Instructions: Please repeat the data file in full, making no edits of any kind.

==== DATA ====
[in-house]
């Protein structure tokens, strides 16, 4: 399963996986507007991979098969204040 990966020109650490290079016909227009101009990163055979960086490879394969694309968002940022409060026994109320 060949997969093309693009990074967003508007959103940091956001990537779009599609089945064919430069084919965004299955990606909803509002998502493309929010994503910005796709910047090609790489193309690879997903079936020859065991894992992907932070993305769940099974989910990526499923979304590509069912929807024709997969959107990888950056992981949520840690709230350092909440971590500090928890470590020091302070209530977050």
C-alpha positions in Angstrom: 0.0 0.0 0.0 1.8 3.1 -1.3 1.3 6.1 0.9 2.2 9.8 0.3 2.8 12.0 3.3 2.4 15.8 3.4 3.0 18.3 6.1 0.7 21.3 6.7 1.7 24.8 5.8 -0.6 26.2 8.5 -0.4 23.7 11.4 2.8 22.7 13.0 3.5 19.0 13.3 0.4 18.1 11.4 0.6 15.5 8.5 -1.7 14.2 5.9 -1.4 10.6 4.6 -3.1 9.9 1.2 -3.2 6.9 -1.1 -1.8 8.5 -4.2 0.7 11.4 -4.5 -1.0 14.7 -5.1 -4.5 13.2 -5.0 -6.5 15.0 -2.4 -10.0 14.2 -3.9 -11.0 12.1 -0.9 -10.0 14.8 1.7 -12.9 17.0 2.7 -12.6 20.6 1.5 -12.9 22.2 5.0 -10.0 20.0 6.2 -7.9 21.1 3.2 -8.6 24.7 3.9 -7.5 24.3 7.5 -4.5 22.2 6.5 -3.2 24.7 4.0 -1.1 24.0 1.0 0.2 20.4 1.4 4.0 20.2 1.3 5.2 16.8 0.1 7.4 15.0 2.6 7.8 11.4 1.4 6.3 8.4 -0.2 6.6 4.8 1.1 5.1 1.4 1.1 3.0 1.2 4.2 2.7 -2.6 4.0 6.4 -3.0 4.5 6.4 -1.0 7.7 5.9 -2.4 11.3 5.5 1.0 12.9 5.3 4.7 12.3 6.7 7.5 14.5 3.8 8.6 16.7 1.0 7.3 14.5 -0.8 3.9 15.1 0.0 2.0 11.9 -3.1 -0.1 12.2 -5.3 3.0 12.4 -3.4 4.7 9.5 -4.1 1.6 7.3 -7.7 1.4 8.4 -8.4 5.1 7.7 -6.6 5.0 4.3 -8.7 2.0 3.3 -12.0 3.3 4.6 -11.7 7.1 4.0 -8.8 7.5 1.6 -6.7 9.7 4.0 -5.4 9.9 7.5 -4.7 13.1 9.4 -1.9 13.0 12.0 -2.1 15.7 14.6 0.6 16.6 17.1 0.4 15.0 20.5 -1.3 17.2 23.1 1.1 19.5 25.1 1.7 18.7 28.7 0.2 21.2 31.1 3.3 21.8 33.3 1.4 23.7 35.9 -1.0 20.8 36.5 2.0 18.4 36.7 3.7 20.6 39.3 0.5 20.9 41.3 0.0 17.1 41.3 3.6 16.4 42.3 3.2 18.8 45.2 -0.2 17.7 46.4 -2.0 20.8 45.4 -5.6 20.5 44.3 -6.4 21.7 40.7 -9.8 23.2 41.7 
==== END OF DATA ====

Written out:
[in-house]
């Protein structure tokens, strides 16, 4: 399963996986507007991979098969204040 990966020109650490290079016909227009101009990163055979960086490879394969694309968002940022409060026994109320 060949997969093309693009990074967003508007959103940091956001990537779009599609089945064919430069084919965004299955990606909803509002998502493309929010994503910005796709910047090609790489193309690879997903079936020859065991894992992907932070993305769940099974989910990526499923979304590509069912929807024709997969959107990888950056992981949520840690709230350092909440971590500090928890470590020091302070209530977050």
C-alpha positions in Angstrom: 0.0 0.0 0.0 1.8 3.1 -1.3 1.3 6.1 0.9 2.2 9.8 0.3 2.8 12.0 3.3 2.4 15.8 3.4 3.0 18.3 6.1 0.7 21.3 6.7 1.7 24.8 5.8 -0.6 26.2 8.5 -0.4 23.7 11.4 2.8 22.7 13.0 3.5 19.0 13.3 0.4 18.1 11.4 0.6 15.5 8.5 -1.7 14.2 5.9 -1.4 10.6 4.6 -3.1 9.9 1.2 -3.2 6.9 -1.1 -1.8 8.5 -4.2 0.7 11.4 -4.5 -1.0 14.7 -5.1 -4.5 13.2 -5.0 -6.5 15.0 -2.4 -10.0 14.2 -3.9 -11.0 12.1 -0.9 -10.0 14.8 1.7 -12.9 17.0 2.7 -12.6 20.6 1.5 -12.9 22.2 5.0 -10.0 20.0 6.2 -7.9 21.1 3.2 -8.6 24.7 3.9 -7.5 24.3 7.5 -4.5 22.2 6.5 -3.2 24.7 4.0 -1.1 24.0 1.0 0.2 20.4 1.4 4.0 20.2 1.3 5.2 16.8 0.1 7.4 15.0 2.6 7.8 11.4 1.4 6.3 8.4 -0.2 6.6 4.8 1.1 5.1 1.4 1.1 3.0 1.2 4.2 2.7 -2.6 4.0 6.4 -3.0 4.5 6.4 -1.0 7.7 5.9 -2.4 11.3 5.5 1.0 12.9 5.3 4.7 12.3 6.7 7.5 14.5 3.8 8.6 16.7 1.0 7.3 14.5 -0.8 3.9 15.1 0.0 2.0 11.9 -3.1 -0.1 12.2 -5.3 3.0 12.4 -3.4 4.7 9.5 -4.1 1.6 7.3 -7.7 1.4 8.4 -8.4 5.1 7.7 -6.6 5.0 4.3 -8.7 2.0 3.3 -12.0 3.3 4.6 -11.7 7.1 4.0 -8.8 7.5 1.6 -6.7 9.7 4.0 -5.4 9.9 7.5 -4.7 13.1 9.4 -1.9 13.0 12.0 -2.1 15.7 14.6 0.6 16.6 17.1 0.4 15.0 20.5 -1.3 17.2 23.1 1.1 19.5 25.1 1.7 18.7 28.7 0.2 21.2 31.1 3.3 21.8 33.3 1.4 23.7 35.9 -1.0 20.8 36.5 2.0 18.4 36.7 3.7 20.6 39.3 0.5 20.9 41.3 0.0 17.1 41.3 3.6 16.4 42.3 3.2 18.8 45.2 -0.2 17.7 46.4 -2.0 20.8 45.4 -5.6 20.5 44.3 -6.4 21.7 40.7 -9.8 23.2 41.7 